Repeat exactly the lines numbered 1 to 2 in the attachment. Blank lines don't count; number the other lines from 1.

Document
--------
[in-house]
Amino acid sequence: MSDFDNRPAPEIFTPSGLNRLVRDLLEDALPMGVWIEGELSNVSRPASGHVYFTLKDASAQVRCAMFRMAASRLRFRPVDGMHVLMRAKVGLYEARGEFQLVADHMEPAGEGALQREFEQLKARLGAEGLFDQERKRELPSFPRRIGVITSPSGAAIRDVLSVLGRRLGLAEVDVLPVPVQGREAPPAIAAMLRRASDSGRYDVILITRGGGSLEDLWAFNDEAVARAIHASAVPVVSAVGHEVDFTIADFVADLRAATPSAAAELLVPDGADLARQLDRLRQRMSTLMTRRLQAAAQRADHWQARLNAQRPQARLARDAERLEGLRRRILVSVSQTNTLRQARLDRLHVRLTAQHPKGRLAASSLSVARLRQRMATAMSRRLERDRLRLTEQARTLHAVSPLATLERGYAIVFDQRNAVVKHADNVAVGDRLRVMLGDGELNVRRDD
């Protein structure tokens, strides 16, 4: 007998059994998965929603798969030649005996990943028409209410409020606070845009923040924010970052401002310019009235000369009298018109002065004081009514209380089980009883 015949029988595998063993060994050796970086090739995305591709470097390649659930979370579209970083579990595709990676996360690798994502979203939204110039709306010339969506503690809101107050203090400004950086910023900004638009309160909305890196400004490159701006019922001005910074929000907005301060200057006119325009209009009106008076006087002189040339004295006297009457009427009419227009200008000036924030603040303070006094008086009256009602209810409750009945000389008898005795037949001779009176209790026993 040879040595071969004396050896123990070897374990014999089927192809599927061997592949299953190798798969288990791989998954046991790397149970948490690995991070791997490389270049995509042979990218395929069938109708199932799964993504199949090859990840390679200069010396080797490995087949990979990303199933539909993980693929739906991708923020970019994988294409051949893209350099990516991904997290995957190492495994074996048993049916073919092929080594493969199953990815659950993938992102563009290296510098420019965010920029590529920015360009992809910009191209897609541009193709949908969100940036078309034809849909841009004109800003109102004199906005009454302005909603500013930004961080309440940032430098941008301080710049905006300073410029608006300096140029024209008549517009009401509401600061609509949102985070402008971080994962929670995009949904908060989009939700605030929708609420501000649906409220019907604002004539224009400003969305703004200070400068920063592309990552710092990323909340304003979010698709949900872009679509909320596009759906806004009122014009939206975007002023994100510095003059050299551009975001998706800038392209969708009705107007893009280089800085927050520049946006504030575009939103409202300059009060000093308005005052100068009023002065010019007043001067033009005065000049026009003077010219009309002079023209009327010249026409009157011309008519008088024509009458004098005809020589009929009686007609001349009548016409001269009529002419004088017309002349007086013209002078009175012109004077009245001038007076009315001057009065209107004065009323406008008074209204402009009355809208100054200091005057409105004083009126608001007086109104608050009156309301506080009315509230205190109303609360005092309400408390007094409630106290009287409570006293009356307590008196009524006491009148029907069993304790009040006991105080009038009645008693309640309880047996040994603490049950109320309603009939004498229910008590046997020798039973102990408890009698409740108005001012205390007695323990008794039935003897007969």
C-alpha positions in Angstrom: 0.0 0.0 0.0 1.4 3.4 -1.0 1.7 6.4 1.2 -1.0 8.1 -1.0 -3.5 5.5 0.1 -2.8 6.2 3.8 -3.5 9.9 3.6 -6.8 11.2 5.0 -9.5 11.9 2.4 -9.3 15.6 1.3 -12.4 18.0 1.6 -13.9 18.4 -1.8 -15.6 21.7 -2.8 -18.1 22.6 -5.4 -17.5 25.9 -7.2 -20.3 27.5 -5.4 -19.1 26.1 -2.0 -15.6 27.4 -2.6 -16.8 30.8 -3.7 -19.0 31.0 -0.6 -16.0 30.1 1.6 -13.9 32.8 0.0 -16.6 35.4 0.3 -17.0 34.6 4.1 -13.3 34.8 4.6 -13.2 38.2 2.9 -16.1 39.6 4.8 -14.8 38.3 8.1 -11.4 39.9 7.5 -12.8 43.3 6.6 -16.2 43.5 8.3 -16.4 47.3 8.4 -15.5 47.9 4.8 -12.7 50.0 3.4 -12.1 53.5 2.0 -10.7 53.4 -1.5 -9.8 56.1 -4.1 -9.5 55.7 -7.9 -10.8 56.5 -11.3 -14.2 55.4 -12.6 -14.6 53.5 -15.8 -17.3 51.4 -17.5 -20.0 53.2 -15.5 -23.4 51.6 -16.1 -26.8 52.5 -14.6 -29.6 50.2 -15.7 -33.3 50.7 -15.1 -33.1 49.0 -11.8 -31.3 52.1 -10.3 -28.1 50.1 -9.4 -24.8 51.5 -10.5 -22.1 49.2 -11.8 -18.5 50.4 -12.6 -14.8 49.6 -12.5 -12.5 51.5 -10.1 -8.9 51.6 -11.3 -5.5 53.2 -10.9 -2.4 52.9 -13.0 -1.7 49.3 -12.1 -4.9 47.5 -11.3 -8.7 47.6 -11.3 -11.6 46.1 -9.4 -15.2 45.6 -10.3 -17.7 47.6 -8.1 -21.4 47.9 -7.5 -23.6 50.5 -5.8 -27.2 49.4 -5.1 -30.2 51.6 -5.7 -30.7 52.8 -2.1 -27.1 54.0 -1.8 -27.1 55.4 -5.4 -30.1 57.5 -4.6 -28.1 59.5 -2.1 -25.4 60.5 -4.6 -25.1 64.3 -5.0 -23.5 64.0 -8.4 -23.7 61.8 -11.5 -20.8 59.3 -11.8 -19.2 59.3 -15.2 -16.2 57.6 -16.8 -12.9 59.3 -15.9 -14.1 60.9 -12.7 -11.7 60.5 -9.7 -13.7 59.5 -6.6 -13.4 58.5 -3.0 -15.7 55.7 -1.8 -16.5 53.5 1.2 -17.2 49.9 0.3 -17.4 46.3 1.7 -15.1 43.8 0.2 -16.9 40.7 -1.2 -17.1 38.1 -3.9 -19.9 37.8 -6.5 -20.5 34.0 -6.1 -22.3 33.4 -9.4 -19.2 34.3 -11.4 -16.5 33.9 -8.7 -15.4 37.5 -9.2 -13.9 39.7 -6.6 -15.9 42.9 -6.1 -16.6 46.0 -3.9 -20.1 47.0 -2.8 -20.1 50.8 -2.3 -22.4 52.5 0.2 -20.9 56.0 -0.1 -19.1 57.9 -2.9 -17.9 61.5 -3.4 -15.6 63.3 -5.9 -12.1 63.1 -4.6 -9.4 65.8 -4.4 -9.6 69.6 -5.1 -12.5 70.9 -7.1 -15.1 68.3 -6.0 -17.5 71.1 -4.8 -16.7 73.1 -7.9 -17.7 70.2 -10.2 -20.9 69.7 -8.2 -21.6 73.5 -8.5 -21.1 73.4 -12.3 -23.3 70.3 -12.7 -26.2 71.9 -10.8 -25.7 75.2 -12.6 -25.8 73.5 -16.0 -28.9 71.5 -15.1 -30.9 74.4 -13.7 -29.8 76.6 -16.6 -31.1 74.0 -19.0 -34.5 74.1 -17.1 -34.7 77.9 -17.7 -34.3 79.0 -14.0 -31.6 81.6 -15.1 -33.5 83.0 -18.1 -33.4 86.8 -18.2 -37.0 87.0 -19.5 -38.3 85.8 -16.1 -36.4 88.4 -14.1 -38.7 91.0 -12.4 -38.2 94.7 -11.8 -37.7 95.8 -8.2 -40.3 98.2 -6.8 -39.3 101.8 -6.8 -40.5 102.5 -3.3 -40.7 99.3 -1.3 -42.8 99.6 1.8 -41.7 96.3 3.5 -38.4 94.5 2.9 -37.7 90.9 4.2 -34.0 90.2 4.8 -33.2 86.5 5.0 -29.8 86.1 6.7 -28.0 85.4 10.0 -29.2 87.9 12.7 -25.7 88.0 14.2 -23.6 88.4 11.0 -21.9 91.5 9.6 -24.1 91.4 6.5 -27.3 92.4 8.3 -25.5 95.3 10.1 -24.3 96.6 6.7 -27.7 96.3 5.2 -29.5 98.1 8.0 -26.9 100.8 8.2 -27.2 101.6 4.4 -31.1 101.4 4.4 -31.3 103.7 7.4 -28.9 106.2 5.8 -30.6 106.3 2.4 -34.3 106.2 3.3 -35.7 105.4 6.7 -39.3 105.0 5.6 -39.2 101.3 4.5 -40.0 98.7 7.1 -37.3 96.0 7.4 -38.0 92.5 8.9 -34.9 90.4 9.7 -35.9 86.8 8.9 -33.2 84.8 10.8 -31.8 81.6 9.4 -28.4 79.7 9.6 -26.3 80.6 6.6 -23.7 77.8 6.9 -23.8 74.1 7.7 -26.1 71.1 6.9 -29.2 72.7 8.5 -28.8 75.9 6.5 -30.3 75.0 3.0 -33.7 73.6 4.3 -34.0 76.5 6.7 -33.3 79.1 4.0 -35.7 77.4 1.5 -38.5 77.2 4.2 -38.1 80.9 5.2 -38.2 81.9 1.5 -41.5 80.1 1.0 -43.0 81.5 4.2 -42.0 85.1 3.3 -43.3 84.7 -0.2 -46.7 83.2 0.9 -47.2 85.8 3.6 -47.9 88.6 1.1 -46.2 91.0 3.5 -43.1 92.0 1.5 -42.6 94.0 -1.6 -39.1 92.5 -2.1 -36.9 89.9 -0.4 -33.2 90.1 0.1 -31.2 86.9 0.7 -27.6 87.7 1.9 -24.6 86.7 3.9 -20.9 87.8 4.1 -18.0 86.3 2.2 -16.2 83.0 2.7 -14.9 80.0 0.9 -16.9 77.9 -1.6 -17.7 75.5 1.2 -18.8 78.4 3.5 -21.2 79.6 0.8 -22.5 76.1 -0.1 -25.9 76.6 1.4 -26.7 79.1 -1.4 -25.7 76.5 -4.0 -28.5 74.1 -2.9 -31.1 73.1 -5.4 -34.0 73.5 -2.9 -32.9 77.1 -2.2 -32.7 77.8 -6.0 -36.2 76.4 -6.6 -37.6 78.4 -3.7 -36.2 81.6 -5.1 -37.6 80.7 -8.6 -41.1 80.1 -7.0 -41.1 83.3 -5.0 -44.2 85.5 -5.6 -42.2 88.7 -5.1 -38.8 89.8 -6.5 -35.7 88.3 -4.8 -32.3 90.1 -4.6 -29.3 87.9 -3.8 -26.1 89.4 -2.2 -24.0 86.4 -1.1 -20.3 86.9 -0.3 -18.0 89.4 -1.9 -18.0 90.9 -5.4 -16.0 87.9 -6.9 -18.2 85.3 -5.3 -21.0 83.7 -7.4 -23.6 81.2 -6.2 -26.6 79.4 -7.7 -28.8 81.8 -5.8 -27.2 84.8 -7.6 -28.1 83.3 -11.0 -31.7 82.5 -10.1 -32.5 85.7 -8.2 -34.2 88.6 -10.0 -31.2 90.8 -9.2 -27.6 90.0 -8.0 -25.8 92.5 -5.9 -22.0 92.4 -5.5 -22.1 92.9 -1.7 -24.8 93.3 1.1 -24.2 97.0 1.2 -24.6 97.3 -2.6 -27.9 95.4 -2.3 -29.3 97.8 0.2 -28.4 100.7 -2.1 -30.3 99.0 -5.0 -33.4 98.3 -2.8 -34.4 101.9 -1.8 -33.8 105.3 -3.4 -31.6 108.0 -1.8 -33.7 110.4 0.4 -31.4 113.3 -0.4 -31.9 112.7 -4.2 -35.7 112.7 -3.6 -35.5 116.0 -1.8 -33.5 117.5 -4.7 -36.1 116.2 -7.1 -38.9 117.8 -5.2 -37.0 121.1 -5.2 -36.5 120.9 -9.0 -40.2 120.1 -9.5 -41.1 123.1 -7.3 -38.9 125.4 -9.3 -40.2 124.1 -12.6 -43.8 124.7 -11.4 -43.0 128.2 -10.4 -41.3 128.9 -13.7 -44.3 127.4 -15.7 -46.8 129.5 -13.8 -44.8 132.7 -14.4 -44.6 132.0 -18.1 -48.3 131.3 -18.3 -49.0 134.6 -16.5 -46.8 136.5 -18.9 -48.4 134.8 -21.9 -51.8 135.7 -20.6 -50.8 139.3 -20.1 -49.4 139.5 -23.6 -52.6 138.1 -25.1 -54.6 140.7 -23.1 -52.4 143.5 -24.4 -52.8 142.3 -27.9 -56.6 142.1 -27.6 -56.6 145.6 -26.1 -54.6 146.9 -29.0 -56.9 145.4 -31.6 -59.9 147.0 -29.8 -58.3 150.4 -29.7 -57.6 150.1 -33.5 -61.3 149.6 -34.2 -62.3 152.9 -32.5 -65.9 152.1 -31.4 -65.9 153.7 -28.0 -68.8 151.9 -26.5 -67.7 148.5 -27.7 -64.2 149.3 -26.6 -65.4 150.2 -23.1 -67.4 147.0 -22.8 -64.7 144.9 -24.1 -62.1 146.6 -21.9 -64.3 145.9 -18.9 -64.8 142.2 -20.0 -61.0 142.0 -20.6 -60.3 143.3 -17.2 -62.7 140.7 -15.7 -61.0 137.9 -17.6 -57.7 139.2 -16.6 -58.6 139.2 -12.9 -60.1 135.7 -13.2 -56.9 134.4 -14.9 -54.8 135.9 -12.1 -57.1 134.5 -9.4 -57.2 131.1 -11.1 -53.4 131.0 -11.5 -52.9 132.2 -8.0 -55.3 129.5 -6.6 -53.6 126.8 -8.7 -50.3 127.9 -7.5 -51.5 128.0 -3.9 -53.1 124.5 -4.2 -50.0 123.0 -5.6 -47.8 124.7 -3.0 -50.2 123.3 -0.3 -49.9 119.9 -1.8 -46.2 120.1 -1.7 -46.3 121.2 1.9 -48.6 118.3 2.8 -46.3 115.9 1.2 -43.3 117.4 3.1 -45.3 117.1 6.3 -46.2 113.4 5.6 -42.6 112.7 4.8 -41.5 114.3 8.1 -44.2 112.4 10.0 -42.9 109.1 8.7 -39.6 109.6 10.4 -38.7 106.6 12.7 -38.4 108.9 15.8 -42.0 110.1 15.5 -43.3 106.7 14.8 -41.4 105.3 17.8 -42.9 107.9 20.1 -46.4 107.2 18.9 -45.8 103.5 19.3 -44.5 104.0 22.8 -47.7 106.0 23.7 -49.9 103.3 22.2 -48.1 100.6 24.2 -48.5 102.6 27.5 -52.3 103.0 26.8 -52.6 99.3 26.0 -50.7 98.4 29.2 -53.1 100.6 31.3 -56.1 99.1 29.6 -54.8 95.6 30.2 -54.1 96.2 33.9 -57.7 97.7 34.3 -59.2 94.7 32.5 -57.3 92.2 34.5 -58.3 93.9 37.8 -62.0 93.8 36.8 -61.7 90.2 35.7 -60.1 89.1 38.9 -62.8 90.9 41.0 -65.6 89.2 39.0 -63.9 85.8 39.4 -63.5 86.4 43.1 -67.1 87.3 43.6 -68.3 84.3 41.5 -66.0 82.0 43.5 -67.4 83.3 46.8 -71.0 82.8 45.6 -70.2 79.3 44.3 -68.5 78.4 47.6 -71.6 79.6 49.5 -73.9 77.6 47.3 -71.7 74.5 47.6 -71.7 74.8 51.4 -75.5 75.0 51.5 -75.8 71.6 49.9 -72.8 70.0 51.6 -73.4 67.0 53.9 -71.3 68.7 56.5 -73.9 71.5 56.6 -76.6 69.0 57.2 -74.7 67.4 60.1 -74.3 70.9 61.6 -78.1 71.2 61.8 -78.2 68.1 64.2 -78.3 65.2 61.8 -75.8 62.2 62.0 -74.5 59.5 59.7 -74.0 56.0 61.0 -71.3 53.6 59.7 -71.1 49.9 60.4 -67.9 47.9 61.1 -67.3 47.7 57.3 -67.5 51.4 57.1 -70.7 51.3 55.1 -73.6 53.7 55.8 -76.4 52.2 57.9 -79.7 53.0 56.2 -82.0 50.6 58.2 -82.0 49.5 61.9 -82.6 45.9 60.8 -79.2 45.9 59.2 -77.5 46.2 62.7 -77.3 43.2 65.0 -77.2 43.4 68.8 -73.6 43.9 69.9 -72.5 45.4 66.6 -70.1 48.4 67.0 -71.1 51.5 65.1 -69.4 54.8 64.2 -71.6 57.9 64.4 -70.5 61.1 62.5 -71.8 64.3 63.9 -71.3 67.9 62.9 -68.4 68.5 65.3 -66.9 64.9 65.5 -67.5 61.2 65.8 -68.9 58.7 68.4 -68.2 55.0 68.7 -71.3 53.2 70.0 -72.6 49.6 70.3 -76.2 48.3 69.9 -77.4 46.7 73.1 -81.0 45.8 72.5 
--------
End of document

[in-house]
Amino acid sequence: MSDFDNRPAPEIFTPSGLNRLVRDLLEDALPMGVWIEGELSNVSRPASGHVYFTLKDASAQVRCAMFRMAASRLRFRPVDGMHVLMRAKVGLYEARGEFQLVADHMEPAGEGALQREFEQLKARLGAEGLFDQERKRELPSFPRRIGVITSPSGAAIRDVLSVLGRRLGLAEVDVLPVPVQGREAPPAIAAMLRRASDSGRYDVILITRGGGSLEDLWAFNDEAVARAIHASAVPVVSAVGHEVDFTIADFVADLRAATPSAAAELLVPDGADLARQLDRLRQRMSTLMTRRLQAAAQRADHWQARLNAQRPQARLARDAERLEGLRRRILVSVSQTNTLRQARLDRLHVRLTAQHPKGRLAASSLSVARLRQRMATAMSRRLERDRLRLTEQARTLHAVSPLATLERGYAIVFDQRNAVVKHADNVAVGDRLRVMLGDGELNVRRDD